The request, which allocates $61.4bn for Ukraine, incorporating replenishment of US weapons stocks, $14.3bn for Israel and $9.15bn for unspecified humanitarian assistance in both countries, is being considered by the US Congress for approval.

As Ukraine battles to retake control of the Eastern Donbas region under Russia’s control, there’s no end in sight for the Russia-Ukraine war, which means more cost for both sides in the conflict.

What is happening in Sudan?

It is more than 200 days of fighting in Sudan, a war many thought would not last this long given the country’s long history of conflict. Sadly, a conflict that started like a clash of ego between two generals has engulfed the major regions of the country and not even the UN, AU or the mediators from Saudi Arabia or America are able to put out the fire yet.

The war, which started after a move by the commander of the armed forces, Abdel Fattah al-Burhan, to collapse the structure of the Rapid Support Forces under Mohamed Hamdan Dagalo, into the armed forces ahead of the country’s transition to civilian rule, has claimed more than 9,000 civilian lives, forcing an estimated five million to flee their homes.

The UN Under-Secretary-General for Humanitarian Affairs, Martin Griffiths briefing journalists recently said, “The number of people who need humanitarian assistance in Sudan has increased from an estimated 15.8million in November of last year to 24.7million people in May, representing a 57 per cent increase.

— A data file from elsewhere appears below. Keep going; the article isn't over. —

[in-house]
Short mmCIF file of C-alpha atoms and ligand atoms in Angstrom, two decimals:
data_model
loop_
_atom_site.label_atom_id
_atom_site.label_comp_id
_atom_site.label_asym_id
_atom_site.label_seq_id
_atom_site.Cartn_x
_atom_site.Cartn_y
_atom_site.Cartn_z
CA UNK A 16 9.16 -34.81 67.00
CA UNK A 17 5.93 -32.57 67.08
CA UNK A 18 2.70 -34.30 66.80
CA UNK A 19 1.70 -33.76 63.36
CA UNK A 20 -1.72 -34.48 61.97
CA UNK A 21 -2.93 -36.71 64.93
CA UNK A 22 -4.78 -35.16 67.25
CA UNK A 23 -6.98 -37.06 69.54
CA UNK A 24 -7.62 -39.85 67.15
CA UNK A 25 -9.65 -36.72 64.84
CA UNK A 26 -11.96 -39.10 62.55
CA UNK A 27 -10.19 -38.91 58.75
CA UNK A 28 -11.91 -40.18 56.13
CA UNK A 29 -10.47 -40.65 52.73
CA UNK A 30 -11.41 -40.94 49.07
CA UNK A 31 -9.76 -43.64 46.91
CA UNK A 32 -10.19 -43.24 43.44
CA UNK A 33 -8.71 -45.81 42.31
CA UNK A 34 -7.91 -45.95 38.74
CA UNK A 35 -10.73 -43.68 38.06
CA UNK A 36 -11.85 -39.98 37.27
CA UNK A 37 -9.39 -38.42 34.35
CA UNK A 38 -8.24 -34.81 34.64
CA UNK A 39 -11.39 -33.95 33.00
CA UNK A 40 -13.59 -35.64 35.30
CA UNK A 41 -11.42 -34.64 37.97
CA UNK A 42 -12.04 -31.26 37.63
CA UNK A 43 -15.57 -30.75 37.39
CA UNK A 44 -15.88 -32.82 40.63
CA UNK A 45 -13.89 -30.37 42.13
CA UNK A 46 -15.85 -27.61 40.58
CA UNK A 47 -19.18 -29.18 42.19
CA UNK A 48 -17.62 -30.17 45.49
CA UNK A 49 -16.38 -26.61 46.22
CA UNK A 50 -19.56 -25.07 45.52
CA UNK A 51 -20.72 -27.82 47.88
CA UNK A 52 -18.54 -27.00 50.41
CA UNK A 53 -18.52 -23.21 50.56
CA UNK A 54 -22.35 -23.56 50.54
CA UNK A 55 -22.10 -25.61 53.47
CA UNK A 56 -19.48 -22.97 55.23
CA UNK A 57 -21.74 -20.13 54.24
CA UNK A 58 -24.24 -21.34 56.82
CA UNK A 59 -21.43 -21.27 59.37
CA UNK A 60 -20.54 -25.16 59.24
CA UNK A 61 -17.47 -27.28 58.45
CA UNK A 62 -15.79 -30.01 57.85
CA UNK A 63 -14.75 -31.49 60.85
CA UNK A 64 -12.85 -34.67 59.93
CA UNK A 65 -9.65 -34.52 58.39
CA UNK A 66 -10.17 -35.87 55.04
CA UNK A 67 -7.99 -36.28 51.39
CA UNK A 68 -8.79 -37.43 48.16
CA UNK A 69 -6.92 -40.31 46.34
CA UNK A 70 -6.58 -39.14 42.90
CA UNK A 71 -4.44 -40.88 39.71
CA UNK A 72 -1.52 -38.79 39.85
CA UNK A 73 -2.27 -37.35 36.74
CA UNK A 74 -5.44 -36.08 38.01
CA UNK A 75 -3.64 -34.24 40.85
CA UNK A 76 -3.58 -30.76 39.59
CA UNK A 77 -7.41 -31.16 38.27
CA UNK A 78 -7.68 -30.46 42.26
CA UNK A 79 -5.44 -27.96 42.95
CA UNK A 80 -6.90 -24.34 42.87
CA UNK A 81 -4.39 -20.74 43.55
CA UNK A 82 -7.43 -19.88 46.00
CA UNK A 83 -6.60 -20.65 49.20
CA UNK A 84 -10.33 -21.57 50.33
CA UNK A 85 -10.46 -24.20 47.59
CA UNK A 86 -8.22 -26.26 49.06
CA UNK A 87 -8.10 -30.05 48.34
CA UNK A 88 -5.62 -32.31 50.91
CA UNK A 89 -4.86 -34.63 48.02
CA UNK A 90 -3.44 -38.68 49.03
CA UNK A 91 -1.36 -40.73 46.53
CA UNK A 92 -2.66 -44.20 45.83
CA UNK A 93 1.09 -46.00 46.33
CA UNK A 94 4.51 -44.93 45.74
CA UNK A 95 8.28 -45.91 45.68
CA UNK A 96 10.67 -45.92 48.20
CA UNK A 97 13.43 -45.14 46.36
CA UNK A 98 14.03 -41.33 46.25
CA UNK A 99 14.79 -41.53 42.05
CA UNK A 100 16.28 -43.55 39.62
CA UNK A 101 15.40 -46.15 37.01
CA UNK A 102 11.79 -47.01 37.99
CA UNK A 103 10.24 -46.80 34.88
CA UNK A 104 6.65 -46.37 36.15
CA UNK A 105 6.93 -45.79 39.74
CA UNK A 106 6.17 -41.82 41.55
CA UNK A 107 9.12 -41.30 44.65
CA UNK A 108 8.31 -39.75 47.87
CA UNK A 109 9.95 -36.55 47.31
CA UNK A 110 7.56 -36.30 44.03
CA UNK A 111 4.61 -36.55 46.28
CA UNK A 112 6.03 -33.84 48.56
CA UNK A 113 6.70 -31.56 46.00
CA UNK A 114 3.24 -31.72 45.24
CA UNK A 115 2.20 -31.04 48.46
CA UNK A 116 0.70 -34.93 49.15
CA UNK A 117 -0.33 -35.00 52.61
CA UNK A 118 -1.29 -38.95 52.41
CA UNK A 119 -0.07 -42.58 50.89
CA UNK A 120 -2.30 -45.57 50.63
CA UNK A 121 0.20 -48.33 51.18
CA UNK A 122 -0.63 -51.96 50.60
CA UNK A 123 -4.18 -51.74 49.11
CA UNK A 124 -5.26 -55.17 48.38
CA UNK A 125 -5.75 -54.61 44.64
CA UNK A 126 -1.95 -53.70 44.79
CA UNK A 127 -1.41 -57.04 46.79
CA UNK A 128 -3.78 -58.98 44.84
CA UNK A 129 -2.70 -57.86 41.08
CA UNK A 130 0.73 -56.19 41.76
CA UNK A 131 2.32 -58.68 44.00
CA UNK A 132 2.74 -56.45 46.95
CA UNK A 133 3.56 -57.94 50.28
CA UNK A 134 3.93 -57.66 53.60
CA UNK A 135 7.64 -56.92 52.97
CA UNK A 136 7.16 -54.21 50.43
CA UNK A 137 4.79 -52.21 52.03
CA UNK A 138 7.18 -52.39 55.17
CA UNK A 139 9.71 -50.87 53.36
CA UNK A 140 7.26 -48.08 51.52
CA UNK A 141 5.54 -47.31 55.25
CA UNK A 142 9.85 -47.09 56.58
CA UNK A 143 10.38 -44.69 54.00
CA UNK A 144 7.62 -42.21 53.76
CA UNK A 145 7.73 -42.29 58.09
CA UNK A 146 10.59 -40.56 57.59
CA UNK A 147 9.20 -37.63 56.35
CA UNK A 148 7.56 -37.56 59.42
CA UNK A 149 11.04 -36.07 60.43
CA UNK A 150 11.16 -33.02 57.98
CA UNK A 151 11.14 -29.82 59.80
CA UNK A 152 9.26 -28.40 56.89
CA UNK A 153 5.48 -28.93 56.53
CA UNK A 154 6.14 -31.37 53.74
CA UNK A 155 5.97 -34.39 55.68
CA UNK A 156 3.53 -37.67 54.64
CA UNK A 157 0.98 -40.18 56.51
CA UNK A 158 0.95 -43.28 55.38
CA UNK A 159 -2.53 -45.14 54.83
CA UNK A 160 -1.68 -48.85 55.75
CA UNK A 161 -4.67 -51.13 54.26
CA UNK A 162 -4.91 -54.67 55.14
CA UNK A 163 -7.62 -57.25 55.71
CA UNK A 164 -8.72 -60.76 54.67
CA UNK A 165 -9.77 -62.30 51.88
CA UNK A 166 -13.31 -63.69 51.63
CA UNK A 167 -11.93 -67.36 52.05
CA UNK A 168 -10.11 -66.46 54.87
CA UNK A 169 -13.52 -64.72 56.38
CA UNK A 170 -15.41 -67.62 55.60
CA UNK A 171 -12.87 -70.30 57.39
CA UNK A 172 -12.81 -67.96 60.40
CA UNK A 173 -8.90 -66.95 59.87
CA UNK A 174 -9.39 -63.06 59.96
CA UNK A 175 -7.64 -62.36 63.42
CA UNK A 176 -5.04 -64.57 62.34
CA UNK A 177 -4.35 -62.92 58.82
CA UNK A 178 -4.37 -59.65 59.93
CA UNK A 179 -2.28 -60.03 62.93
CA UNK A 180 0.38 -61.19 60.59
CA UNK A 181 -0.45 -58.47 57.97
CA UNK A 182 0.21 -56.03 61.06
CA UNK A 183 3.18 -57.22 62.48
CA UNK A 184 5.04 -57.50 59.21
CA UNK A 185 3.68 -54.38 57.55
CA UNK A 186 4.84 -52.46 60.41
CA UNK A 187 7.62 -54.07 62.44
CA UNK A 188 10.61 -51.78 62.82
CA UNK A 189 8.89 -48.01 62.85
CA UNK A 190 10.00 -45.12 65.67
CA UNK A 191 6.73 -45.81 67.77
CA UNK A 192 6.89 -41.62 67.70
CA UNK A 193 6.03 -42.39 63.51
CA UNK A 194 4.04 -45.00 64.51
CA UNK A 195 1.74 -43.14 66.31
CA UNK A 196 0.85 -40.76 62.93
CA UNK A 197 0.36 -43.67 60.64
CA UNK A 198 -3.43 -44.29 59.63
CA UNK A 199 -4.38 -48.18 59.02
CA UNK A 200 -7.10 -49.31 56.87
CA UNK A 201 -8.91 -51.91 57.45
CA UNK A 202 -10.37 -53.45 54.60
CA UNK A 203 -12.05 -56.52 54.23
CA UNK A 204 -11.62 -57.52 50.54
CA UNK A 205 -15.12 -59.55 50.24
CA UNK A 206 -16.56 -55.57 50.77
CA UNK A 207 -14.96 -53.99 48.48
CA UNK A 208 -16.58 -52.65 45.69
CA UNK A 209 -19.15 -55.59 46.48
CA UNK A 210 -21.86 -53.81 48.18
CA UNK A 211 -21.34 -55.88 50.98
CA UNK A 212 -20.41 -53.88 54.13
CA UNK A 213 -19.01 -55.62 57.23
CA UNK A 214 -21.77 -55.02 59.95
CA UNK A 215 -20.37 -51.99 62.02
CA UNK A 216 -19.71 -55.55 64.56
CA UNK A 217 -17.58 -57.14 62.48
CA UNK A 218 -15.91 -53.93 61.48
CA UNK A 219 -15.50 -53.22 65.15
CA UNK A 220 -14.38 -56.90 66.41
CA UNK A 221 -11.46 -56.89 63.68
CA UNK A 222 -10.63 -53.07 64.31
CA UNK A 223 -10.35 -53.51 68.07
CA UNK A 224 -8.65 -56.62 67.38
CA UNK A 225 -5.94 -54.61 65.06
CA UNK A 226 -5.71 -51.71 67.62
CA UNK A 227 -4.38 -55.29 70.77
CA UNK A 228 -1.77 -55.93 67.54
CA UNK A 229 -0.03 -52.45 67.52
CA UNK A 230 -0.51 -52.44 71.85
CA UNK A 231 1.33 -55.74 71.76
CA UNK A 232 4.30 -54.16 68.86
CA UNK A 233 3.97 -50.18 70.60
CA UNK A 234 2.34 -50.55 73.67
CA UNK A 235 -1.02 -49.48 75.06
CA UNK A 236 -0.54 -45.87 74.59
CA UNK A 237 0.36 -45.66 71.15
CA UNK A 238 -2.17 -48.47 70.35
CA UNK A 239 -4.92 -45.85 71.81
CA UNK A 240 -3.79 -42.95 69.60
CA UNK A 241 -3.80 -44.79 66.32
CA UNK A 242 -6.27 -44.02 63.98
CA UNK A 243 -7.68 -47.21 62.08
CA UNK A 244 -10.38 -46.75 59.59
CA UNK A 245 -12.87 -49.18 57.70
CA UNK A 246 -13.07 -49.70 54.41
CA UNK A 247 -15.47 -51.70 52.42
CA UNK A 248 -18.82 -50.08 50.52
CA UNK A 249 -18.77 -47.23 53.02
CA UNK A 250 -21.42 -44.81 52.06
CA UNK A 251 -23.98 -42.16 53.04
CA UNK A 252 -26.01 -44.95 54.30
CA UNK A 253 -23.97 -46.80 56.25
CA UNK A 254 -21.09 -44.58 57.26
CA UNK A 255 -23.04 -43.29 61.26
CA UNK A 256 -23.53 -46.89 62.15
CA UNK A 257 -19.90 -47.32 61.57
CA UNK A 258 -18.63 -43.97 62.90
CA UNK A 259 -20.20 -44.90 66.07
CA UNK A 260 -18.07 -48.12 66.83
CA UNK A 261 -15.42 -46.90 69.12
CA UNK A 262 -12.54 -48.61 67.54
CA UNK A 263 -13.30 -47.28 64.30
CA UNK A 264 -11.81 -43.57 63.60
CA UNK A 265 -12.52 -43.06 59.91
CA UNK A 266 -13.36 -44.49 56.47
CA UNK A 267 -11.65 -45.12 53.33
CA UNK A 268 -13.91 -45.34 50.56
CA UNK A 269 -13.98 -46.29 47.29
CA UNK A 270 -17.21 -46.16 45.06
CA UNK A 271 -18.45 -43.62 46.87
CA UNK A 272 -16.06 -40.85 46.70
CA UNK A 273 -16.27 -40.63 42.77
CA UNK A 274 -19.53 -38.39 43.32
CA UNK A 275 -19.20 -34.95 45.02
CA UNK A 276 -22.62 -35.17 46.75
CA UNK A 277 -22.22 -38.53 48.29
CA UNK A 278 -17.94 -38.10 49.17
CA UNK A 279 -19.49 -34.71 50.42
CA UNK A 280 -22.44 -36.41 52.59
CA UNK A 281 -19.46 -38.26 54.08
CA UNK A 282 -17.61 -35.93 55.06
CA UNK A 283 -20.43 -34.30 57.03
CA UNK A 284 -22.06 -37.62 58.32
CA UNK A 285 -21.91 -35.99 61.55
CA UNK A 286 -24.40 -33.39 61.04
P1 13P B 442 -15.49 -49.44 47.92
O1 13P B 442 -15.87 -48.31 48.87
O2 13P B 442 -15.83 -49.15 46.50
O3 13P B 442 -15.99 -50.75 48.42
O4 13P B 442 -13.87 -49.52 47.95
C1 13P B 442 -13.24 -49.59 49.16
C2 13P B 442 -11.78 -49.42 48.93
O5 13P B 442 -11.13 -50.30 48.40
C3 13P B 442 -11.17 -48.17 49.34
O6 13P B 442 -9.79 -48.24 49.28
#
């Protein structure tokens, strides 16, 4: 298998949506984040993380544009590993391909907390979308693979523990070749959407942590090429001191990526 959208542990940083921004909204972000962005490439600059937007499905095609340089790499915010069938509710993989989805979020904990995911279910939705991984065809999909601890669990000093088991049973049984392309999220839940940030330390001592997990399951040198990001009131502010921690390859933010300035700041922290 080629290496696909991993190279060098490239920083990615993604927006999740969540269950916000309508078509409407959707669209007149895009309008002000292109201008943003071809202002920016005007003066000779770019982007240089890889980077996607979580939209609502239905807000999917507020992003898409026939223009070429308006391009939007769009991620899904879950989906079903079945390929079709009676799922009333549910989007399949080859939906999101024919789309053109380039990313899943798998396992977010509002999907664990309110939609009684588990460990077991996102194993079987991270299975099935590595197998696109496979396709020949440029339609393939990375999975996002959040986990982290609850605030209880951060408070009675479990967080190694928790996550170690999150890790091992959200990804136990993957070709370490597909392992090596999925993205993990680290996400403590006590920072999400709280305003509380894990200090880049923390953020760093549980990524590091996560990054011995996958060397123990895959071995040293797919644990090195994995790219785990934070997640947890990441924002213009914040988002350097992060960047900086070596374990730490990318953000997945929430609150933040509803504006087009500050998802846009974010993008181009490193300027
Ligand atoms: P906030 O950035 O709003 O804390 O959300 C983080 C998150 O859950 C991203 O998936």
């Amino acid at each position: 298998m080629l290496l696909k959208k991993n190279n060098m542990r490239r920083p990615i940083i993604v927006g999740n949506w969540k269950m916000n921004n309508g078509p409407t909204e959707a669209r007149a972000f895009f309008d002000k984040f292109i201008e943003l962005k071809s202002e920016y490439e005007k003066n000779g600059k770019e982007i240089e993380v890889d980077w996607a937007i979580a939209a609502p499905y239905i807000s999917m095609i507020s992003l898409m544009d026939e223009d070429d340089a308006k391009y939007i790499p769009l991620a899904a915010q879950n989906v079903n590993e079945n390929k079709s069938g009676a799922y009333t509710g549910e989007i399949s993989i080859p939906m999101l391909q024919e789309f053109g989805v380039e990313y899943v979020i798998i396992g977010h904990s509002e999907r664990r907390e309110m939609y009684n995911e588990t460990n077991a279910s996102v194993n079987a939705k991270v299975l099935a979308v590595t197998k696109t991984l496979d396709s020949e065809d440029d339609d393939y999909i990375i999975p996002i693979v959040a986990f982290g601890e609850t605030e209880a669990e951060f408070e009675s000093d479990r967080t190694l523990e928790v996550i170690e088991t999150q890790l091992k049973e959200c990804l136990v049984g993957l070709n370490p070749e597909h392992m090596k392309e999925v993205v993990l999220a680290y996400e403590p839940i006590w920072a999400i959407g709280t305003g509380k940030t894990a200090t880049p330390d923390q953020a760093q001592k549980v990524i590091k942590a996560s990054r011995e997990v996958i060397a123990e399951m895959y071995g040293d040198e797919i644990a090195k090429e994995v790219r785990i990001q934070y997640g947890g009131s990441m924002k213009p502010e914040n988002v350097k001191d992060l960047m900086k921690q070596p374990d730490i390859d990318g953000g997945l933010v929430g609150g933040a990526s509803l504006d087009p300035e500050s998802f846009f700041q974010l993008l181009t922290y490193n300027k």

Of the $2.6bn needed to help those in need this year, only 33 per cent of the amount has been received, the UN reveals.

At least 45 aid workers are also reported to have been killed or detained since 15 April and more than 70 per cent of health care facilities in conflict areas are out of service.

Amidst this crisis, not less than 1,000 suspected cases of cholera have been reported in Gedaref, Khartoum, and Kordofan states of Sudan.

While Sudan witnesses the largest internal displacement crisis in the world, suspended peace talks between the armed forces and the Rapid Support Forces (RSF) have resumed in Jedda with Saudi Arabia and US as mediators.

Previous peace talks broke down in late June after US and Saudi Arabia accused both sides of failing to abide by the ceasefire deals they had agreed to. At least 9 temporary ceasefire deals have been violated since the peace talks began.